Frequency is expressed in a unit called Hertz, or Hz. One Hz is equal to one cycle (or wiggle) per second. So that Middle C is at 261.6 Hz, meaning that when you play that key on the piano, you cause the air molecules to vibrate 261.6 times per second until the note dies away.

Amplitude is expressed in a unit called decibels, or dB. This is a little more complicated than Hertz, because it isn’t a linear scale, and furthermore, we use dB differently when talking about human hearing than when we talk about actual sound pressure level. Just know that more decibels means a louder sound!

Other ways to describe frequency and amplitude

Frequency is the same as:

  • Pitch
  • treble/bass
  • High, squeaky, piercing, shrill (treble)
  • Low, deep, rumbling (bass)

Amplitude is the same as:

  • Loudness (soft/quiet versus loud)
  • Volume
  • Intensity
Examples of high and low frequency sounds

High frequency sounds:

  • Birds chirping
  • Microwave or smoke alarm beeping
  • Mosquitoes buzzing
  • Mice squeaking

Low frequency sounds:

  • Thunder
  • Traffic/road noise
  • Fans
How frequency and loudness are related to human speech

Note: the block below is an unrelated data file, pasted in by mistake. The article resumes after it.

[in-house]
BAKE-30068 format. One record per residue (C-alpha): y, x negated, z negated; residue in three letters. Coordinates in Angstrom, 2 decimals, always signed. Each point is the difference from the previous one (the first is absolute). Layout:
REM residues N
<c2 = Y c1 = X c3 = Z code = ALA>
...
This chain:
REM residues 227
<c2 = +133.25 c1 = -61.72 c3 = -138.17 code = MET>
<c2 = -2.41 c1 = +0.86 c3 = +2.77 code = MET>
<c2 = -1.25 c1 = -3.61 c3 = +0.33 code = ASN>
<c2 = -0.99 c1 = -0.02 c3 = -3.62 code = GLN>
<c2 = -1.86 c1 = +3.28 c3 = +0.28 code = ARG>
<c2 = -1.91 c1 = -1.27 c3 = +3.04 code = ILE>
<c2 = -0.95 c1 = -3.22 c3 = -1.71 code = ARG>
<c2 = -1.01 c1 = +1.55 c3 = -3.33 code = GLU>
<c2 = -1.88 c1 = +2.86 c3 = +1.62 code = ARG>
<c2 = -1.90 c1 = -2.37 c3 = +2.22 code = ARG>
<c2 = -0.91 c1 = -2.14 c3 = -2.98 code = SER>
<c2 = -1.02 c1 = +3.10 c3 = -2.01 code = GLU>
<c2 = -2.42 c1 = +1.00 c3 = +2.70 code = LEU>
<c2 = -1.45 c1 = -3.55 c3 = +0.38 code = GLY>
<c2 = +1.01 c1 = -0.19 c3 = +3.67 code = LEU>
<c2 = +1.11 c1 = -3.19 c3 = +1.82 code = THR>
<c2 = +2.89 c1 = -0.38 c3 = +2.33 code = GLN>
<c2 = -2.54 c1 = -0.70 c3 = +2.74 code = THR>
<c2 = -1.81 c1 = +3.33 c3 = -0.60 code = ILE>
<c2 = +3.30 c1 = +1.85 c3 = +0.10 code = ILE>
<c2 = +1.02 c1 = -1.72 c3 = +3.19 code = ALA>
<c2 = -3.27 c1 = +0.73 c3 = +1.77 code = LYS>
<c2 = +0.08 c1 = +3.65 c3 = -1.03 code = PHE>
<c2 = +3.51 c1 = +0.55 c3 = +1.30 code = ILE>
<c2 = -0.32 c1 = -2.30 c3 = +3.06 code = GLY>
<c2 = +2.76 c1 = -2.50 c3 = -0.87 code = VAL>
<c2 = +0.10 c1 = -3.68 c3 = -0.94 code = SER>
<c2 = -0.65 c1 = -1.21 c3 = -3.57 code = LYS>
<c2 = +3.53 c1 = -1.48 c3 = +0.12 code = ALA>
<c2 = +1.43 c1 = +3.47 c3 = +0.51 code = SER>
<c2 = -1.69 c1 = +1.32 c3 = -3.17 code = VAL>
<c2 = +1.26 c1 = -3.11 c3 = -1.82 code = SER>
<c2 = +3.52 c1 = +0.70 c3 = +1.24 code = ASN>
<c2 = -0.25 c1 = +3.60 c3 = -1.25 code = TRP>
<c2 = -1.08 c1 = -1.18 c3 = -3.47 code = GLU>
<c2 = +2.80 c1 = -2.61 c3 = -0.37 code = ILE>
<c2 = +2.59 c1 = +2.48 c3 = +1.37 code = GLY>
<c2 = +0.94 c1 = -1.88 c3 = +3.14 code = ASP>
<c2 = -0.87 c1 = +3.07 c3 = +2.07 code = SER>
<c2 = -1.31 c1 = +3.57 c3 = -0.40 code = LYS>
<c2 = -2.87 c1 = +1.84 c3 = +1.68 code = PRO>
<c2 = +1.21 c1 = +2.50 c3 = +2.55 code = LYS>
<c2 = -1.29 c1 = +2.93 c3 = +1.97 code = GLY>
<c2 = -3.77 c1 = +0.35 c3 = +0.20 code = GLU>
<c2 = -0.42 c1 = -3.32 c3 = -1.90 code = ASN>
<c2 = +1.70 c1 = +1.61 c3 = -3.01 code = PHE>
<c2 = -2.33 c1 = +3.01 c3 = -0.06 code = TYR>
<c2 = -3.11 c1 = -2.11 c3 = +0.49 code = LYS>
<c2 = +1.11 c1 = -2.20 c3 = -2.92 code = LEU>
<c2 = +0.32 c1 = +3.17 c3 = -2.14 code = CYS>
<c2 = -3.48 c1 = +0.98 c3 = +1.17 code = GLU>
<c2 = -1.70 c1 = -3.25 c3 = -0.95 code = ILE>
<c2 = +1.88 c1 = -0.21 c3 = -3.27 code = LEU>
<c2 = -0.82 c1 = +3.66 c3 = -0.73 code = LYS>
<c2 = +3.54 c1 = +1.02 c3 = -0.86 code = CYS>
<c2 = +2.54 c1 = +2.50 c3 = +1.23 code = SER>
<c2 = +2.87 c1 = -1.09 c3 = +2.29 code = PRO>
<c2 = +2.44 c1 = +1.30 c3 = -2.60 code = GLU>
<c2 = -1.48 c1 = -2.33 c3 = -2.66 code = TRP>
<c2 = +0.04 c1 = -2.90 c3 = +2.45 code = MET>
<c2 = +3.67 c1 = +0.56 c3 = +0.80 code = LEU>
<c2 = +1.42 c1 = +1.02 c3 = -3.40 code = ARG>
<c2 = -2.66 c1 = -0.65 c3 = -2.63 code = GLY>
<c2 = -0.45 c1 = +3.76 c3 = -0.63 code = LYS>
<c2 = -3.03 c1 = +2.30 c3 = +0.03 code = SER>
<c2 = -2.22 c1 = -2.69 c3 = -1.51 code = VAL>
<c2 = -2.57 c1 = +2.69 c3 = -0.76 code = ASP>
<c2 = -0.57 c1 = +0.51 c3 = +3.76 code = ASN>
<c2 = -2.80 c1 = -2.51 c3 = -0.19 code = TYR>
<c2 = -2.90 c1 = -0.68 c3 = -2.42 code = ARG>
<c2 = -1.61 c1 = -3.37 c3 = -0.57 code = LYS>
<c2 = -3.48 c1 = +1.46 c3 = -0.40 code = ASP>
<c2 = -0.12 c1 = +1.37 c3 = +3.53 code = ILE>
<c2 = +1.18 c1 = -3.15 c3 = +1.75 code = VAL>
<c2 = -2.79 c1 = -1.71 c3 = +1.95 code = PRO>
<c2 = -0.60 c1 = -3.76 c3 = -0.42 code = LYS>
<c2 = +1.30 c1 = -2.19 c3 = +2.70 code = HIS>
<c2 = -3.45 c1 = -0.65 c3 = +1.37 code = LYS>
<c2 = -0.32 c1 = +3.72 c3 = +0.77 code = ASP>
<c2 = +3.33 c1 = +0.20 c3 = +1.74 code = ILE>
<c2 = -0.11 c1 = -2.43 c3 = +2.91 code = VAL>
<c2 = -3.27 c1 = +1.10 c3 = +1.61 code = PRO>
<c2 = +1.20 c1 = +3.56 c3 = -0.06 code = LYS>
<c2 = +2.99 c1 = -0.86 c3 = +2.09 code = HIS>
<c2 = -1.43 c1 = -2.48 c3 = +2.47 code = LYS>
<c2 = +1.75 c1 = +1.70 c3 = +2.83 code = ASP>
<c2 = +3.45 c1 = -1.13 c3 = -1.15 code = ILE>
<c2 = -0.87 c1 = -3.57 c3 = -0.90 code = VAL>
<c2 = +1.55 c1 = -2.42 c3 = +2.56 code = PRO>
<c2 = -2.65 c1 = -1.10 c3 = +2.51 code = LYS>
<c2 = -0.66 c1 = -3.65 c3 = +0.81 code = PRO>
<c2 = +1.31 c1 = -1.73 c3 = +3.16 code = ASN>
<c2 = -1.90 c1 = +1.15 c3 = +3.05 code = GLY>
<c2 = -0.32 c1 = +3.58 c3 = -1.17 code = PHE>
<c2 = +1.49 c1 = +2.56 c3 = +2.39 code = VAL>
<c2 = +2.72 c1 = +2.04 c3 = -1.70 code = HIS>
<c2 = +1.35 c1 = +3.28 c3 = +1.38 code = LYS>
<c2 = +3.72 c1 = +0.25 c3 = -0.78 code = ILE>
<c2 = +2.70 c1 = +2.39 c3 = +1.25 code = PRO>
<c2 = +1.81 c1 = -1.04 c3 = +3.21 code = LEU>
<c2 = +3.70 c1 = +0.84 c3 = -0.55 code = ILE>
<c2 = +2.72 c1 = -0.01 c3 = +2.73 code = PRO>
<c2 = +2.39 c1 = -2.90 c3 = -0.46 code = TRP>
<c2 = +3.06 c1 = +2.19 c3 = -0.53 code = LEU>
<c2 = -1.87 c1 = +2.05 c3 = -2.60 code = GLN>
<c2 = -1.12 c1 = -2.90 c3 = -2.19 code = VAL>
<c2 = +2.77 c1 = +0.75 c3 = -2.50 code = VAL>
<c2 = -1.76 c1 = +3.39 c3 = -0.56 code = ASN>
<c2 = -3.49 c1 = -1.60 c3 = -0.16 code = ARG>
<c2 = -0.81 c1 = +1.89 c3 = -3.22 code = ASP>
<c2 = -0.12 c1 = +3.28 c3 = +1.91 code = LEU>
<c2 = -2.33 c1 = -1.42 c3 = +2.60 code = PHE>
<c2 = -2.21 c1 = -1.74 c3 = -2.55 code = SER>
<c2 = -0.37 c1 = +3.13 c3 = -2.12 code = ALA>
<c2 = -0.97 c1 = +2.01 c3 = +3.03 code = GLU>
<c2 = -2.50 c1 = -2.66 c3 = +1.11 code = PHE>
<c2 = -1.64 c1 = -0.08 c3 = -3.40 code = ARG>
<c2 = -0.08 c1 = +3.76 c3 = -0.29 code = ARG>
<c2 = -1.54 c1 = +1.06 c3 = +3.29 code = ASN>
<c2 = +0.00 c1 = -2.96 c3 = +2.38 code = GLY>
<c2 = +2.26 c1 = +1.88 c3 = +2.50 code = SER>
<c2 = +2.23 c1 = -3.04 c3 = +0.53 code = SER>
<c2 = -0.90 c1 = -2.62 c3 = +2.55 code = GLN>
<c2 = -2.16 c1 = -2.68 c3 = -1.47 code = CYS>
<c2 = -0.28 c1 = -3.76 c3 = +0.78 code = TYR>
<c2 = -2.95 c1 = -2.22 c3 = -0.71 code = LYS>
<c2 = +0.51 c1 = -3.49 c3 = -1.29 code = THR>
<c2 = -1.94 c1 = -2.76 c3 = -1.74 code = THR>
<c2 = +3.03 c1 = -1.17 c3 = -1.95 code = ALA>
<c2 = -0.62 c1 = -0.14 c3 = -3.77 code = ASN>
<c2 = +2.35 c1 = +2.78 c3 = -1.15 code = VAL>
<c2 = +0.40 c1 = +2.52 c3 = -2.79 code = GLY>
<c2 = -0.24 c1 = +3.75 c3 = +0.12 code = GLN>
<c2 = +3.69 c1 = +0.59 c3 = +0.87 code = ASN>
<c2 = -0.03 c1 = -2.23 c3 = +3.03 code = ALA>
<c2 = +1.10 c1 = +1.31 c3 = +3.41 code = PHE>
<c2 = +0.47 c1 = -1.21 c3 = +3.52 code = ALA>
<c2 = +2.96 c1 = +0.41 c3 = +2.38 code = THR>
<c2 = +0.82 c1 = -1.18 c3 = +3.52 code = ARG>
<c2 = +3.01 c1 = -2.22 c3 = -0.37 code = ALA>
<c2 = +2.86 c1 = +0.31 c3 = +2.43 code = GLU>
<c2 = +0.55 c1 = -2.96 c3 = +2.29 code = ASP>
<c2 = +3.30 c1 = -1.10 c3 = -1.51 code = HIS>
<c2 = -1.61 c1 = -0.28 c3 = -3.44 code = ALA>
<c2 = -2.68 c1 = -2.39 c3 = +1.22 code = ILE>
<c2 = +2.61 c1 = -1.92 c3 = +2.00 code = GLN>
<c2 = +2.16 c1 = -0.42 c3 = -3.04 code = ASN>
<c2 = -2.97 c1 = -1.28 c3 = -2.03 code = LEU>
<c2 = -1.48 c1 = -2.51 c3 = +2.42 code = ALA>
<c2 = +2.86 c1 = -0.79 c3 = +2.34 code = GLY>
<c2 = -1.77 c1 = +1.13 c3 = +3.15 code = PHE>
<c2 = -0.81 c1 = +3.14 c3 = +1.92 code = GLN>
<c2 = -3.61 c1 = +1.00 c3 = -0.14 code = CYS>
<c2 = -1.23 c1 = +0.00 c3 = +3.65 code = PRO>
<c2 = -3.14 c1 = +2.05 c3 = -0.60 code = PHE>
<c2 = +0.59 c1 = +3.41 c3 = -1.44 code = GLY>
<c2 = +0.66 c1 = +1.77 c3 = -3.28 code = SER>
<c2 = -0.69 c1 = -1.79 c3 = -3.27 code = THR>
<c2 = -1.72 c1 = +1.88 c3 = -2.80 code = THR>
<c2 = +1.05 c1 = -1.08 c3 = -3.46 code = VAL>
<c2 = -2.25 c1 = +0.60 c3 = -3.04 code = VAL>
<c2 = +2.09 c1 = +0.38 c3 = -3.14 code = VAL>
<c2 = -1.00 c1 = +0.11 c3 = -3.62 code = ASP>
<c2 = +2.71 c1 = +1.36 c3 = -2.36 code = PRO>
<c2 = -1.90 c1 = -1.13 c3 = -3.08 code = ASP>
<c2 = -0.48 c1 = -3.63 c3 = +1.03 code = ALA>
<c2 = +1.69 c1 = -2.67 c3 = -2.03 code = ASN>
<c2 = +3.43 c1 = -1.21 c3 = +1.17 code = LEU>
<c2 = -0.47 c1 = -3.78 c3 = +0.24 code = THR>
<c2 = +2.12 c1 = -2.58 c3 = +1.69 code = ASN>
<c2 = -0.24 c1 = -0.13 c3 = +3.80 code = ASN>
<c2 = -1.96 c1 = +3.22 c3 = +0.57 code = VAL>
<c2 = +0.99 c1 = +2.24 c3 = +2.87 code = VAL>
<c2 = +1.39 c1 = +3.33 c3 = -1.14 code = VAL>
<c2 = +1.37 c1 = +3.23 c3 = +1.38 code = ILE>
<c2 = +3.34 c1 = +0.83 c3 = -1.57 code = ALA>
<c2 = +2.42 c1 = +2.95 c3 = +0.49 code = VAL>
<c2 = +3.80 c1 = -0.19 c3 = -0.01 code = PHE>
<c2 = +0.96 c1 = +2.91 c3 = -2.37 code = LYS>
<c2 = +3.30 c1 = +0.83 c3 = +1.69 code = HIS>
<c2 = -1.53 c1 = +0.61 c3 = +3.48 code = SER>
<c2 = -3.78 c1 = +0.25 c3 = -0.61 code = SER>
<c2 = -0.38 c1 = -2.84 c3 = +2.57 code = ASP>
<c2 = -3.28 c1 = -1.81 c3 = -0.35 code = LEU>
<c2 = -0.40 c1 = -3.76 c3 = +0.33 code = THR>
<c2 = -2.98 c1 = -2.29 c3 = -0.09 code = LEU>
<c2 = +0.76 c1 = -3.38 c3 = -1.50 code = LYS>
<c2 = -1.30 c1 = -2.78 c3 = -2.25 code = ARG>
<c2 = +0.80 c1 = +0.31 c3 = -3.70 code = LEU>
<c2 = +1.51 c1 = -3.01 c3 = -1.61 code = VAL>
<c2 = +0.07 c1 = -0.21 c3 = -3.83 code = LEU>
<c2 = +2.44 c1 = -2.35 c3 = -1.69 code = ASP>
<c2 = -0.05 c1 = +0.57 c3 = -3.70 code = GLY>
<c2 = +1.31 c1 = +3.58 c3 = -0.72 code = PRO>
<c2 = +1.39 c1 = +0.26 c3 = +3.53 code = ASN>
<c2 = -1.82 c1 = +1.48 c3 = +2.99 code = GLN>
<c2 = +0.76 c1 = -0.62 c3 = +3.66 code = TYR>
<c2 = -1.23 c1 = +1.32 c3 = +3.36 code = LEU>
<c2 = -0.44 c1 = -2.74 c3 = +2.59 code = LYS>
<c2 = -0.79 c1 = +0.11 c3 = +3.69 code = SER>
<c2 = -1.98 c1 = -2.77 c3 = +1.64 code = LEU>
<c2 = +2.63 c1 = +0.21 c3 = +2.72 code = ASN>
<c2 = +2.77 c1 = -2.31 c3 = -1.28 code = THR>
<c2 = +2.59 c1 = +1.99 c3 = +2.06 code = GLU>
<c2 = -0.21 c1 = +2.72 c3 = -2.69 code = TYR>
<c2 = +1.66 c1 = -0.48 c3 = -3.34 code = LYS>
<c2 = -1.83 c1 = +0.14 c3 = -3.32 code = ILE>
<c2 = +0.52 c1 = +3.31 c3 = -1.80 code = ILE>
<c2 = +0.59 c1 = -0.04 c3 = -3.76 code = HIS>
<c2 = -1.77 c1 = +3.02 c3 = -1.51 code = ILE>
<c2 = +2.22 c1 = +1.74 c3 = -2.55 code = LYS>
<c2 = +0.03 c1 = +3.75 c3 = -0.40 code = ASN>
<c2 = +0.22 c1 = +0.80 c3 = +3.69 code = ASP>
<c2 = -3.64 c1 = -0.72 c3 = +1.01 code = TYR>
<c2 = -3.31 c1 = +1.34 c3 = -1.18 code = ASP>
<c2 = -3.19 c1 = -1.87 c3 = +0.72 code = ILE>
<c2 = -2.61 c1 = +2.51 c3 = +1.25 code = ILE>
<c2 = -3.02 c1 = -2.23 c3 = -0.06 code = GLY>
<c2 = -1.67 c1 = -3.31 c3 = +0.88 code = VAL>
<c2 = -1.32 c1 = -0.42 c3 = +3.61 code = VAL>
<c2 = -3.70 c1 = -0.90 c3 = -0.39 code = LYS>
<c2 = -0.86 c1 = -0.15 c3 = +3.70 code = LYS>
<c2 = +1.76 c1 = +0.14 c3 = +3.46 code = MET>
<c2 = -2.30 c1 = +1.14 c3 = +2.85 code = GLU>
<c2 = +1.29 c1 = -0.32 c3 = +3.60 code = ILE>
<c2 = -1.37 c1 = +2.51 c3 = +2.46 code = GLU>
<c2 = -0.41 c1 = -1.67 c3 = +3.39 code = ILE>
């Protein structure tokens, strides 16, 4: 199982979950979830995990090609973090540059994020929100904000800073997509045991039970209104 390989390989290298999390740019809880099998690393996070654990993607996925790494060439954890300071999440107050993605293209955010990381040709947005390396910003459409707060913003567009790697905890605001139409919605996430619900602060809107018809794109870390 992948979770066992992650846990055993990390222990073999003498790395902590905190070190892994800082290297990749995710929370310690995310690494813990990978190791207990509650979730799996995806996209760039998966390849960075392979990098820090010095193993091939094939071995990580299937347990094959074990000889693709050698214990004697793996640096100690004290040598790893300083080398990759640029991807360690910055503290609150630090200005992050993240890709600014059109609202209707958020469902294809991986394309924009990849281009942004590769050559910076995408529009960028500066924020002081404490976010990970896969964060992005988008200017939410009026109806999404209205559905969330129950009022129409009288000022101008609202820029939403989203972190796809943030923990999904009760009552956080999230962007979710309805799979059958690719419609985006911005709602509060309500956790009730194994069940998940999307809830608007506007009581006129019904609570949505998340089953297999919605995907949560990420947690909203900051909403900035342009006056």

Of course you already know that some people have higher pitched voices and some have lower. The pitch where you perceive someone’s voice is called the fundamental frequency; the average man has a fundamental frequency between 85-155 Hz, the average woman has a fundamental frequency between 165-255 Hz, and children average around 260-280 but decrease with age. Did you know, however, that regardless of fundamental frequency, every person’s voice produces sounds at a range of frequencies? Sounds that you use your voice to produce – think “ah,” “oh,” “ooh” – are the lowest frequency sounds in typical speech. Sounds that are just air – think “ss” and “ff” – are the highest pitched, as well as the softest. In between are sounds like “ch,” “g,” and “sh.” You can hear the difference pretty easily if you say “ss” out loud (yes, right now!) and then say “sh.” You’ll hear that the “sh” sound is lower pitched compared to the high-pitched hissing of the “ss.”